On October 24, 2019, the Sea Mar Museum of Chicano/a/Latino/a Culture, which uses artifacts, photos, art, and videos to showcase the history and culture of the state's Spanish-speaking communities, opens to the public. It is the first and only Latinx museum in the state. More than 1,000 people attend opening-day festivities in the 8,500-square-foot museum, located on the ground floor of a new two-story building in South Park that also houses an adolescent-health clinic, rental space for community gatherings, and a Spanish-language radio station. The idea of a Latinx museum began in 2005 as a way to extend the educational mission of Sea Mar Community Health Centers, a community healthcare network started in 1978 by University of Washington health science students, including Rogelio Riojas. Through its exhibits, museum staff hope to raise awareness, foster appreciation, and instill a sense of pride and accomplishment among Latinx communities for their often-overlooked contributions to state history.
The Sea Mar Museum
The Sea Mar Museum of Chicano/a/Latino/a Culture is part of a family of services targeting Latinx residents under an umbrella organization called the Sea Mar Community Health Centers. The name is derived from the opening letters of the cities where the first two health clinics were located -- Seattle and Marysville.
The museum's name reflects the challenges staff faced when trying to encompass the diverse identities that exist within the Mexican and Latin American communities. "The founders decided to include both masculine and feminine spellings, as opposed to the contemporary catch-all phrase Chicanx or Latinx, because it reflects the language used by Mexican Americans during the time period showcased in the permanent exhibit (1930s-1970s)" ("I Belong ..."). As museum vice president Jerry Garcia explained, "We didn't want to use a term that is in vogue right now, but could be out of vogue in 10 years" ("I Belong ..."). Latino/a refers to people who identify with any Latin American country or countries, while Chicano/a is a term some Mexican Americans have embraced since the Chicano movement of the 1960s.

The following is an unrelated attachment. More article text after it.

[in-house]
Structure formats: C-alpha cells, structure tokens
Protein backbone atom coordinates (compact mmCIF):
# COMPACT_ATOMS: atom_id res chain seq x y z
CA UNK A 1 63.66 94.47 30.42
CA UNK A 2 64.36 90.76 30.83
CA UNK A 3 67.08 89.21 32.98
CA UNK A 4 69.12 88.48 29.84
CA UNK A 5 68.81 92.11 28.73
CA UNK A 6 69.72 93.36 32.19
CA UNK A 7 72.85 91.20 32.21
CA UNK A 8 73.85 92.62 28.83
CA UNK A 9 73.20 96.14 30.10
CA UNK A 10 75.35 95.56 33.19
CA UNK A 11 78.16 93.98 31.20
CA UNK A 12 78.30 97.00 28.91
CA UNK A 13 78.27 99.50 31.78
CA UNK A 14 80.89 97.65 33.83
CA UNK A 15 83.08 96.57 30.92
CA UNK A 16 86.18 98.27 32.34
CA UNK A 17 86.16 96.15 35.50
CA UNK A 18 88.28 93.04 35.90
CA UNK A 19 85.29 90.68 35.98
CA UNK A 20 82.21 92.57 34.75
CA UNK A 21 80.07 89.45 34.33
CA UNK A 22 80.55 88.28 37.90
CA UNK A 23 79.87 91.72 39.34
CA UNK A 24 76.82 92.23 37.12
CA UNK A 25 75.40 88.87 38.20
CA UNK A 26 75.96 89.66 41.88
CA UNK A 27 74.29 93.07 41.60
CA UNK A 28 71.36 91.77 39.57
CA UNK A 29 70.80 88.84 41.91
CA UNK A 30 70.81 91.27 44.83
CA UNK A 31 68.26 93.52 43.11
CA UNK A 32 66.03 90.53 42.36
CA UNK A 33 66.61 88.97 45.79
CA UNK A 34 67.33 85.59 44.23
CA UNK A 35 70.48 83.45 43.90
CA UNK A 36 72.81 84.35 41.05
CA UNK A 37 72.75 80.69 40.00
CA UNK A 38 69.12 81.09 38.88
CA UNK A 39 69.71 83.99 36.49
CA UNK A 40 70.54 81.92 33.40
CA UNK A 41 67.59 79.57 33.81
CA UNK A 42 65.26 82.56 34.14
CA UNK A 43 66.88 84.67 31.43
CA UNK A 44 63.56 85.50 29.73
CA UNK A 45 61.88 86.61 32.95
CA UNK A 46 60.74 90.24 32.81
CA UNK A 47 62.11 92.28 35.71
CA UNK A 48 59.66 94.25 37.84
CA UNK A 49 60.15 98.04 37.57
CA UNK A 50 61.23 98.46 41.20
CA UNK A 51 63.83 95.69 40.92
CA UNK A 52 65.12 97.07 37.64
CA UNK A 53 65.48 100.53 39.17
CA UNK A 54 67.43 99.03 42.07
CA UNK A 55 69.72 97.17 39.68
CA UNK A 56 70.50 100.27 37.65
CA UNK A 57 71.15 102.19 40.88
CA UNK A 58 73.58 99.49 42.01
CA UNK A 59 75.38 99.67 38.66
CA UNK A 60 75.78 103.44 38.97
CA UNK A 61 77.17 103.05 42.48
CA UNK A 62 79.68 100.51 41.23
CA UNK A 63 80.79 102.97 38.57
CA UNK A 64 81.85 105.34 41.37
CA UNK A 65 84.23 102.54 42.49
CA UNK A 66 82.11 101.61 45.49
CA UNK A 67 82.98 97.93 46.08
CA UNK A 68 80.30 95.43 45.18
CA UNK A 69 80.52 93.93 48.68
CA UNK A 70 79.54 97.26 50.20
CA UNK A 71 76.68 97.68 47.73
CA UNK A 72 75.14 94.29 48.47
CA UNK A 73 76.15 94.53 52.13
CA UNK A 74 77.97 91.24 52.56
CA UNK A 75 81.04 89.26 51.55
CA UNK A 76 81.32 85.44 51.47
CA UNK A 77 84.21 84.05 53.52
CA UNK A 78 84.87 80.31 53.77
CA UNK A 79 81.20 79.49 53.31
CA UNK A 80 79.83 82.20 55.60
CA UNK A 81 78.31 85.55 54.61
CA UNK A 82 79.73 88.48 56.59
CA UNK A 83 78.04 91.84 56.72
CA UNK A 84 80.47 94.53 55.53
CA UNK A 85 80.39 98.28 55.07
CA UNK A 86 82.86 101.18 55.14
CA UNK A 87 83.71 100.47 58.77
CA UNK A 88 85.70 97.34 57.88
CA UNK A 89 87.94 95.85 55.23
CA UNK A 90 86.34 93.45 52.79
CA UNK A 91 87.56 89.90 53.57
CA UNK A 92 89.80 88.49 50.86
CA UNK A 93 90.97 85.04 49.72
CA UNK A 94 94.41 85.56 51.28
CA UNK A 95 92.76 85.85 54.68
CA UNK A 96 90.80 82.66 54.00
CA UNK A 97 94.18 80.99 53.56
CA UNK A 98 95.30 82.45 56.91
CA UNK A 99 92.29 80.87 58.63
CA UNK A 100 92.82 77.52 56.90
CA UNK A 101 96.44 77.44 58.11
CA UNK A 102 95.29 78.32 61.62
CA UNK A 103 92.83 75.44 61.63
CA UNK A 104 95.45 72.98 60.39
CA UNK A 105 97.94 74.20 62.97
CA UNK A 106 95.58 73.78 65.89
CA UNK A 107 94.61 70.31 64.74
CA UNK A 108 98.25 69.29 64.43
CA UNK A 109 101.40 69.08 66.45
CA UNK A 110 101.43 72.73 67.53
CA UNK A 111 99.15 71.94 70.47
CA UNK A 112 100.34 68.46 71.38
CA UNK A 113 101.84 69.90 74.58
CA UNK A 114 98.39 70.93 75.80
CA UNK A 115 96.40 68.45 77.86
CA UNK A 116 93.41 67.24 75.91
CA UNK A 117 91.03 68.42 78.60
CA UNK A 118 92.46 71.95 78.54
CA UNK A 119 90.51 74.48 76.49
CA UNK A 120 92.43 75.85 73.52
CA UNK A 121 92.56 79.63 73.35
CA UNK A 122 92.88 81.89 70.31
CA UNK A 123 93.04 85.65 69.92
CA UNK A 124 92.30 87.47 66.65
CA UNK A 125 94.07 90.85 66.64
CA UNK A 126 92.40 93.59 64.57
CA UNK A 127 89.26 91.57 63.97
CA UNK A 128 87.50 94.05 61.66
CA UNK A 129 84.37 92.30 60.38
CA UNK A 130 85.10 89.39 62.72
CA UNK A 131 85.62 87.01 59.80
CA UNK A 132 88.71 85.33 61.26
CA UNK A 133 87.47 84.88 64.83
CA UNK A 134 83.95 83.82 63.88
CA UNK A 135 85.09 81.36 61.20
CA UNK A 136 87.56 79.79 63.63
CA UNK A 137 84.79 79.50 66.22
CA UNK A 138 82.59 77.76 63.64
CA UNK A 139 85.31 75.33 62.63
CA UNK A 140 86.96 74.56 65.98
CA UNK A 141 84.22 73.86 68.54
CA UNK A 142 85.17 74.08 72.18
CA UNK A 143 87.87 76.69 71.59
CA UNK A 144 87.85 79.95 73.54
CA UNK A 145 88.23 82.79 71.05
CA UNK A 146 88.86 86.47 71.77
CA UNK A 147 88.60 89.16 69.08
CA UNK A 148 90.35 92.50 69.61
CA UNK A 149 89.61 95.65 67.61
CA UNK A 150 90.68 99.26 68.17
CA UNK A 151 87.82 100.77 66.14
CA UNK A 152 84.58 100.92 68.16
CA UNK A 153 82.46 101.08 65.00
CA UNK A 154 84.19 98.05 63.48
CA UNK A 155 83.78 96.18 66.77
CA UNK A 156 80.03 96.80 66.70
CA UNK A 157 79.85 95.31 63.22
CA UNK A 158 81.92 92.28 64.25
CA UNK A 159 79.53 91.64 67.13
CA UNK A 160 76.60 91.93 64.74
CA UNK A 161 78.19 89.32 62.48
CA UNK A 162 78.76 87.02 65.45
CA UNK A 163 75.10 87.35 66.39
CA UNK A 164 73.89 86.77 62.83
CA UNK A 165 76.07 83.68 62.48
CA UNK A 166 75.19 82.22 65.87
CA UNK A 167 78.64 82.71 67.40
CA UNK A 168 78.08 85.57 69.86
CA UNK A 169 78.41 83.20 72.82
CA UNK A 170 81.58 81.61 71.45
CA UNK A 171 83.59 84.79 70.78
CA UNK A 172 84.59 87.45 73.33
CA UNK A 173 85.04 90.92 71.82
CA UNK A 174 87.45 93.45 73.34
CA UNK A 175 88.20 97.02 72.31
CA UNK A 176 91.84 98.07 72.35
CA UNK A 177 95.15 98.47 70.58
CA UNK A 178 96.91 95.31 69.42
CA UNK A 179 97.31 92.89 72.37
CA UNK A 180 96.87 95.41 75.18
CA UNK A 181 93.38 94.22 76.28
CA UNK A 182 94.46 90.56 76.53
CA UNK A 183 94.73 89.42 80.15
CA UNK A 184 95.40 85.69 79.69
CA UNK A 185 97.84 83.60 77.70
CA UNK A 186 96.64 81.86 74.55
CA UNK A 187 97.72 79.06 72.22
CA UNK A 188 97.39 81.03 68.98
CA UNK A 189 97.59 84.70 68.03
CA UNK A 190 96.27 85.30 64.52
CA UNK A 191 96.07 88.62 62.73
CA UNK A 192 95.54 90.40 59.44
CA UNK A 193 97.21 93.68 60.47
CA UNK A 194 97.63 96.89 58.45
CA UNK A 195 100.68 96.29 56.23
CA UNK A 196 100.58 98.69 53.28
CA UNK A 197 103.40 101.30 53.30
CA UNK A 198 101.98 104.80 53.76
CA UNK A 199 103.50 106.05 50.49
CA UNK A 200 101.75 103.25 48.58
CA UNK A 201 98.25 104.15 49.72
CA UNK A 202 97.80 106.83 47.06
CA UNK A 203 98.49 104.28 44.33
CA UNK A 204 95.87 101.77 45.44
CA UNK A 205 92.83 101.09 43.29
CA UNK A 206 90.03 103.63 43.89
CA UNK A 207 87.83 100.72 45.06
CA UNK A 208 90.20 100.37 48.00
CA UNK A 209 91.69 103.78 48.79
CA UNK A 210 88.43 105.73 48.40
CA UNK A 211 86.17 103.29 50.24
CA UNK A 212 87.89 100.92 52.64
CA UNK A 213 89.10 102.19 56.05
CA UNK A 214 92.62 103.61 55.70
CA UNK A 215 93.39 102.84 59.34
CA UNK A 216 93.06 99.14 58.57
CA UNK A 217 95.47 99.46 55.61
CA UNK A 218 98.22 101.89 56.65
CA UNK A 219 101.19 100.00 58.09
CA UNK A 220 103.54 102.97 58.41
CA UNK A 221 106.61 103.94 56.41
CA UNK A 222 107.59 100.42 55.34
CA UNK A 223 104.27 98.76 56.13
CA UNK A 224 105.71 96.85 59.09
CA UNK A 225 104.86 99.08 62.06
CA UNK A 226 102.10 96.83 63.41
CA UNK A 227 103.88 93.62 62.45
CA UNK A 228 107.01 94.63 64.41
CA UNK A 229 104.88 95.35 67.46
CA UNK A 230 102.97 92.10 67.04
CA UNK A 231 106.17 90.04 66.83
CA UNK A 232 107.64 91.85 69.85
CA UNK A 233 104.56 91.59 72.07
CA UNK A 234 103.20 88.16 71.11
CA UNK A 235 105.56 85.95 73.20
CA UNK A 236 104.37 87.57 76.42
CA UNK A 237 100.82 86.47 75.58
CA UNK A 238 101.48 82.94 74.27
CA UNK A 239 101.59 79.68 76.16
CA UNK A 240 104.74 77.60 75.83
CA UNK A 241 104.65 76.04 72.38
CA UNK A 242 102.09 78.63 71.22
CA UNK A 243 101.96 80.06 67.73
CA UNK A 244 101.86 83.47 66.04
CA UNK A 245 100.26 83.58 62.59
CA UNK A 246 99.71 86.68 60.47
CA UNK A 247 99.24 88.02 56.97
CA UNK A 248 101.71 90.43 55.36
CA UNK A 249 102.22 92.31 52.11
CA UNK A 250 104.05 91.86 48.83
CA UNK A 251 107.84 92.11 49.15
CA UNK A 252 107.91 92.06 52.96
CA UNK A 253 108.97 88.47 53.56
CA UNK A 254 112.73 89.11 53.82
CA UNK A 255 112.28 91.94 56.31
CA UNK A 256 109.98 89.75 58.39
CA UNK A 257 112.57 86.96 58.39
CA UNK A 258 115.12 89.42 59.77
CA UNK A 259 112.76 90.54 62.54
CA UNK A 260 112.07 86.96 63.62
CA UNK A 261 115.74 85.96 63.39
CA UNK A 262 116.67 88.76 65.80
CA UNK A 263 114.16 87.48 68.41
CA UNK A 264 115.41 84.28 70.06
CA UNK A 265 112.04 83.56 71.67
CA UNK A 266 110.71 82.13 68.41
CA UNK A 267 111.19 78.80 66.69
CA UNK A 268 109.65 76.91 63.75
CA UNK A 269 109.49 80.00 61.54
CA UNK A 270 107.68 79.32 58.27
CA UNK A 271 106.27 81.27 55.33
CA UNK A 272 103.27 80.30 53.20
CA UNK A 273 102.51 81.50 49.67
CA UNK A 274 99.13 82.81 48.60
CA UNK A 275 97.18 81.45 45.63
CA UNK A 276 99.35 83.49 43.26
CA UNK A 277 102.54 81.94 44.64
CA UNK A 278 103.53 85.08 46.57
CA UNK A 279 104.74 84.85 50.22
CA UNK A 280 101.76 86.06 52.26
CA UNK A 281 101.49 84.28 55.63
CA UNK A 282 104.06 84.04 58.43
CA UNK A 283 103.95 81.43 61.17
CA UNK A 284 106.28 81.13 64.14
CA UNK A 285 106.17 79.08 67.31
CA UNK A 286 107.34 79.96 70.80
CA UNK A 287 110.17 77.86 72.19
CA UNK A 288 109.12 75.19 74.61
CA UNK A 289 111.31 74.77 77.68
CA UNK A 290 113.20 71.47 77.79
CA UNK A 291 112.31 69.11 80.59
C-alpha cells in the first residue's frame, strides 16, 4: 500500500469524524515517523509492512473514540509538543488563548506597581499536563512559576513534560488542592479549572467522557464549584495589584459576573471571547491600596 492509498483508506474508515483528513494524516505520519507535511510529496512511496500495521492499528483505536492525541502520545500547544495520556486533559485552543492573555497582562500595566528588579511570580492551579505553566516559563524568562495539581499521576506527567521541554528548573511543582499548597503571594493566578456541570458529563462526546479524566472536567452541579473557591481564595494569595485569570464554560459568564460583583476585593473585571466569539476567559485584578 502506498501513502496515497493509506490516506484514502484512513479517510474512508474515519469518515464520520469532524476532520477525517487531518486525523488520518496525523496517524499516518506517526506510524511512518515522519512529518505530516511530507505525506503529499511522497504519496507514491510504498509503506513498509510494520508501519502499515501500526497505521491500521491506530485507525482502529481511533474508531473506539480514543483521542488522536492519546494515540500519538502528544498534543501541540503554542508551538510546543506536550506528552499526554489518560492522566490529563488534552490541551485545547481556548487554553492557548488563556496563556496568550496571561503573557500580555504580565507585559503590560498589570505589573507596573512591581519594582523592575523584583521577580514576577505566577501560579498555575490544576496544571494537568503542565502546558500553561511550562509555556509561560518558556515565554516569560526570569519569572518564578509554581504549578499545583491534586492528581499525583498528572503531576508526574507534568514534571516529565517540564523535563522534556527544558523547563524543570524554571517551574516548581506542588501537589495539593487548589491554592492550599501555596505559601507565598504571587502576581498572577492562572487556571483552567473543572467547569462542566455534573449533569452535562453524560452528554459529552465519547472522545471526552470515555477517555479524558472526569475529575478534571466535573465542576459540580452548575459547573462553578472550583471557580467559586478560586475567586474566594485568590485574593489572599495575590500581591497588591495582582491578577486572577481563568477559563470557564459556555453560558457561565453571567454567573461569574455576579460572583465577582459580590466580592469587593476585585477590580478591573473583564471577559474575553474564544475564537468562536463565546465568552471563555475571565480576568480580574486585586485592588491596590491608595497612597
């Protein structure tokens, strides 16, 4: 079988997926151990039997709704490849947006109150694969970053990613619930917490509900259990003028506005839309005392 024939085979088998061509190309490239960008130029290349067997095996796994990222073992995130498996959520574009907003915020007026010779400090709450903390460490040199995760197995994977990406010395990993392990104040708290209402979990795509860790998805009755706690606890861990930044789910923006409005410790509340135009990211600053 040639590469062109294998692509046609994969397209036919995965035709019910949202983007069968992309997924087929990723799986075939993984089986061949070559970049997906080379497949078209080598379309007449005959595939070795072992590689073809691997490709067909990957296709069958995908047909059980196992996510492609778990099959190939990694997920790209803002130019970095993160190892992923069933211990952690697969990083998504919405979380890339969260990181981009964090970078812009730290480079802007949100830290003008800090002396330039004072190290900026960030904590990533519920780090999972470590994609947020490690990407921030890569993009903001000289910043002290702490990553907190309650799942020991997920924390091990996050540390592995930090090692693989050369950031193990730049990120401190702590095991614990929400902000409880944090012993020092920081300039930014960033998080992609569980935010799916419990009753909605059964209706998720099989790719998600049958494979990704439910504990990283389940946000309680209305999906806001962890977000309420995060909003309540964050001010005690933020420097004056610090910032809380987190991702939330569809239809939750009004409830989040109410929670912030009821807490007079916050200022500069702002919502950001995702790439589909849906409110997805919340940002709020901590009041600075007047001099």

Construction on the building began in December 2016 and took two years to complete. The project was about 95 percent self-funded, with additional support from 4Culture and the state of Washington. The site had once been the home of a gas station, a casino, and a Hooters restaurant.
The October 2019 ribbon-cutting ceremony ushered in Phase I of the project, which highlights the Mexican American experience in the Northwest. Phase II, with a projected completion date of 2025, will expand the existing building footprint by another 4,000 to 5,000 square feet to tell the story of other Latin American immigrants to the Northwest.
Adjacent to the museum is a large community meeting room that can be rented for lectures, family events, and other gatherings. The space can seat up to 500 people and includes a stage with a theater-size screen and a fully equipped catering kitchen.
Step into the Past
The museum documents the Chicano, or Mexican American, experience in Washington state starting from the 1930s, although its primary focus is on migrant farmworkers and the civil rights movement of the 1960s and 1970s. The exhibits are divided into subject areas that include work, play, community, politics, education, business, family, and migration.
Right inside the front doors are two small shingled cabins for migrant workers, built by the farmers who hired them to pick their crops. Constructed with cedar siding and roof shakes and without indoor plumbing, these 8-foot by 10-foot cabins were found in Sunnyside in Yakima County and purchased by the museum. They were disassembled and placed in storage for seven years until the museum was ready for them. Outfitted with a bed, table and chairs, dishes, clothing and other daily items, the display vividly conveys the simple yet harsh life of migrant workers and their children.